The last time I blogged about viral videos, I examined the different types of viral videos that existed in the digital domain (Recap here). This time, I’m going to explore what it is (specifically the key elements) that helps a video go viral.

Now everyone wants to know how to make a successful viral video. For brands and marketers especially, knowing the exact formula on how to make a hit viral video would be a gold mine. They could potentially create highly influential ads at a minimal cost. Unfortunately (and perhaps fortunately) there is no set equation. Yet, there are trends in the content of viral videos (e.g. baby animals [see: Panda Sneezes], little kids [see: Charlie Bit My Finger]) and how they are released that can help videos become popular quickly.

The key factors of a viral video:

1. Strategy - Creating a viral video starts with strategy. You need to know who the target audience is and how to focus the video’s message to cater to that audience. Figuring out what your target audience is passionate about or what makes them tick will help motivate them into creating buzz for your video. You can fill your video with a bunch of celebrities, but unless it appeals to your audience then chances are your video won’t succeed.

New Era, famous for their baseball caps, released these “Rivalry” videos at the start of the 2011 Baseball season. The company’s target audience was clearly baseball fans gearing up for the upcoming season. The ad spread around quickly because it touched upon one of the oldest rivalries in the MLB, the Yankees vs. the Red Sox. And while not every fan supported the Yanks or the Red Sox, all fans could relate to rivalries and how competitive trash talking can get. The ad also featured actors Alec Baldwin (“30 Rock”) and John Krasinski (“The Office”) but they were still relatable as friends who became enemies when it came to baseball.

2. Content – The actual subject matter of the video has to be compelling and interesting enough for people to pass it along. There are thousands of new videos popping up each and every day. Therefore to capture audiences, there has to be some “X-factor” or “It-factor” to the video, something engaging enough for people to take time out to share on YouTube and other Social Media platforms. As a consequence, when it comes to brands, most of their videos are somewhat “edgy” in an attempt to shock audiences and capture their attention.

Additionally, the length of the video is important. Most viral videos are short, generally around two minutes in length. Longer videos tend to lose audiences as attention spans run out.

Notice that the Skittles “Touch” ads are relatively short (running under a minute in length). It’s extremely concise and to the point, and audiences can easily understand the message of the ad (Literally “Touch the Rainbow”). The ad is edgy as well; although the ad begins with a cat “licking” the viewer’s finger, a man dressed as a cat soon comes out and takes over. That’s the “It-factor”: the unexpected twist of a man licking the user that grabs their attention. It’s a funny twist, and something that audiences will laugh at and share with others.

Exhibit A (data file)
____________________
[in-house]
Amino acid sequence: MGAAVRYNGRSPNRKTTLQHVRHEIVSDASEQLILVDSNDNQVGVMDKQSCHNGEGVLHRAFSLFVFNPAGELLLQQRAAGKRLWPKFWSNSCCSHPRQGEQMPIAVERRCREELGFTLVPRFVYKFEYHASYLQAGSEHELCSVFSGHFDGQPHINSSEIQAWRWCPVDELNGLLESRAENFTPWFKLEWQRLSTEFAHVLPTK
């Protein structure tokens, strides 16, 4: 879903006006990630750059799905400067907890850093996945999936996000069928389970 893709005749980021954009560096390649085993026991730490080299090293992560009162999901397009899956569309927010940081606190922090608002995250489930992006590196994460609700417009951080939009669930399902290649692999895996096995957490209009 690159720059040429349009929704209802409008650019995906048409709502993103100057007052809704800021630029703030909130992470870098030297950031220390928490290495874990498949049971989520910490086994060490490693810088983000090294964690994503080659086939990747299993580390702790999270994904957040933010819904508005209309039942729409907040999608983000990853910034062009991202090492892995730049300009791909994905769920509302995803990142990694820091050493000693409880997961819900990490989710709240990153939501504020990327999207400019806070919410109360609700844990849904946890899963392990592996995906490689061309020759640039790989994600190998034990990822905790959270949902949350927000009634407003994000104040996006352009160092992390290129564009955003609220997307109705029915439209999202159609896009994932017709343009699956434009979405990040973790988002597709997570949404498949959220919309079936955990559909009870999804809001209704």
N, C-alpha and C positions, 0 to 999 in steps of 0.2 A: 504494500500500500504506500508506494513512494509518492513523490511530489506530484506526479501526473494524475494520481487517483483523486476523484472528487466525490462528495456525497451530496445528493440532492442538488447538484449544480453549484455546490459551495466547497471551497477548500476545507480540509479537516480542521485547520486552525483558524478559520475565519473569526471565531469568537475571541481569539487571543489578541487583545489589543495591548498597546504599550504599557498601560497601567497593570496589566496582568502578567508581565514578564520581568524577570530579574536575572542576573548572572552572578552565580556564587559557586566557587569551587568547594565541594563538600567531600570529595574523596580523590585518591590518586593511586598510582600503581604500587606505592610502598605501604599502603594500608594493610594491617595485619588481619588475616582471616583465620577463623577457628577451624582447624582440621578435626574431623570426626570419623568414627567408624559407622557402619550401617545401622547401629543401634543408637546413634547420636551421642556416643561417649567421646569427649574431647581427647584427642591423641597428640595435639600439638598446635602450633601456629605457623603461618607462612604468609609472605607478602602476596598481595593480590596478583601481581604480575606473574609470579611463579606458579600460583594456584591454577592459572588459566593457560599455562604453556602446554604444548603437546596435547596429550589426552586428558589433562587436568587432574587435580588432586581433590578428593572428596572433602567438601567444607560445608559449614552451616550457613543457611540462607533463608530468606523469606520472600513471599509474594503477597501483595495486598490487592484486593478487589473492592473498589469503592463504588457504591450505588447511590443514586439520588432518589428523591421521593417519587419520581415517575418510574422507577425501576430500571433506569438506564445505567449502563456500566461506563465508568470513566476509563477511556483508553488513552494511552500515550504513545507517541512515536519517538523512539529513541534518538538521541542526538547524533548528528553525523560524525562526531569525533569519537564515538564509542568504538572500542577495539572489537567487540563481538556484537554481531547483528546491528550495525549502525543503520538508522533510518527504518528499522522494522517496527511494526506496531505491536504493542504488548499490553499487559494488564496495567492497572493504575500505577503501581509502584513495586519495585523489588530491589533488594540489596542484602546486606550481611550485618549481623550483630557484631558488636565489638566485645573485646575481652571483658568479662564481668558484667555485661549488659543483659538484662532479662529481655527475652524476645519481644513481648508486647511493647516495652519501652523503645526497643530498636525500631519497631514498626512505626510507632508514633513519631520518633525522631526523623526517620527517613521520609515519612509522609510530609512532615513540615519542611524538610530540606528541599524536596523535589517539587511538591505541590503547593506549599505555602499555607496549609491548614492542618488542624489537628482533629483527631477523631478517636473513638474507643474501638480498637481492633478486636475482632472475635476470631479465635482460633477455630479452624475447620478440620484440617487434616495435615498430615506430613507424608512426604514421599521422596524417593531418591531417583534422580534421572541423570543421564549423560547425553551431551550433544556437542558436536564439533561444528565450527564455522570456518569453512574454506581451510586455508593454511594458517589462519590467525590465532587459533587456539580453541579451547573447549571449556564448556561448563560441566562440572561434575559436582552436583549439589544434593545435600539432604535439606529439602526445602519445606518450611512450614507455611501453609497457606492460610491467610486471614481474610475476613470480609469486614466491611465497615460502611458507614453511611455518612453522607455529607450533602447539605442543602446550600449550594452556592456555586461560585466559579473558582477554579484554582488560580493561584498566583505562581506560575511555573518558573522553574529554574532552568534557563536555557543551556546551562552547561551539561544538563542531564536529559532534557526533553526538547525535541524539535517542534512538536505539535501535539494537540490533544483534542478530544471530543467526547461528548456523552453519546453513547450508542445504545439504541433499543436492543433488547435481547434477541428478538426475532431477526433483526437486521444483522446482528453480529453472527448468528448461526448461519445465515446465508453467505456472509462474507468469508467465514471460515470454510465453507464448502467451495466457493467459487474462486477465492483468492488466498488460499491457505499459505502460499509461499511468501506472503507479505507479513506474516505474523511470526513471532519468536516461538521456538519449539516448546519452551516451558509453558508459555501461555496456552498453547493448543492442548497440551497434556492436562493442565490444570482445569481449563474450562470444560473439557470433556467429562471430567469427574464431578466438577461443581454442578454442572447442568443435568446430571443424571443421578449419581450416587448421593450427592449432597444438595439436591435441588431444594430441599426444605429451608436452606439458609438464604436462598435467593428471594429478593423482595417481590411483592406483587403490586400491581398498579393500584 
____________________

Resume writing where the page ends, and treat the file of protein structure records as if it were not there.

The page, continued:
3. Timing – Timing is everything. Launching a video at the correct time is another key factor that plays into whether it will go viral or not. You definitely do not want to launch a holiday-themed video in the United States the middle of July when everyone is thinking about the beach and hot weather. Therefore, timing is key. It ties into strategy in that the video needs to be relevant to when it’s launched, appropriate to the correct season, and up-to-date with current pop events.

Volkswagen’s “The Force” had a huge advantage when it aired during the 2011 Superbowl to approximately 100 million people. With its cute main character and a reference to Star Wars almost everyone knew (I mean, be honest, we’ve all tried to use the Force at one point in our lives), the video became an Internet hit shortly after. But to create buzz for the video, Volkswagen actually released it before the Superbowl to allow users online to spread the word about this cute commercial that would be airing on television a week later. By timing it correctly, Volkswagen manage to maximize the influence and reach of the ad, helping it to go viral.

4. Distribution – Having the right channels of distribution is also important. Simply posting a video on YouTube and/or Facebook and hoping people will find it will not gather any views. Without promotion or advertisement, a video will simply remain hidden in the shadows. As mentioned previously, there are thousands of videos being posted each and every day. Finding a person or a group of people that align with your brand (or share similar characteristics) will help propel your video and your efforts. They can help get the word out quickly through their social media channels as well.

Potter Puppet Pals, a web series that parodies “Harry Potter,” tapped into the existing (and very dedicated) Harry Potter fan base when it created their video “The Mysterious Ticking Noise.” Originally posted it on YouTube, Potter Puppet Pals included easily trackable tags such as “Harry Potter” which helped fans quickly spread the videos after they discovered them. Potter Puppet Pals understood the far reach of the Harry Potter fan base, and by aligning their brand with the franchise, the video quickly became popular via the hundreds of people that had influence in the Harry Potter sphere and passed it on to different followers and websites.

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It’s important to mention again that there is no formula to create a viral video. However, the last four key factors mentioned will most certainly help when trying to promote one. Success comes with experimentation, so it’s important to see what works for you and your campaign goals.

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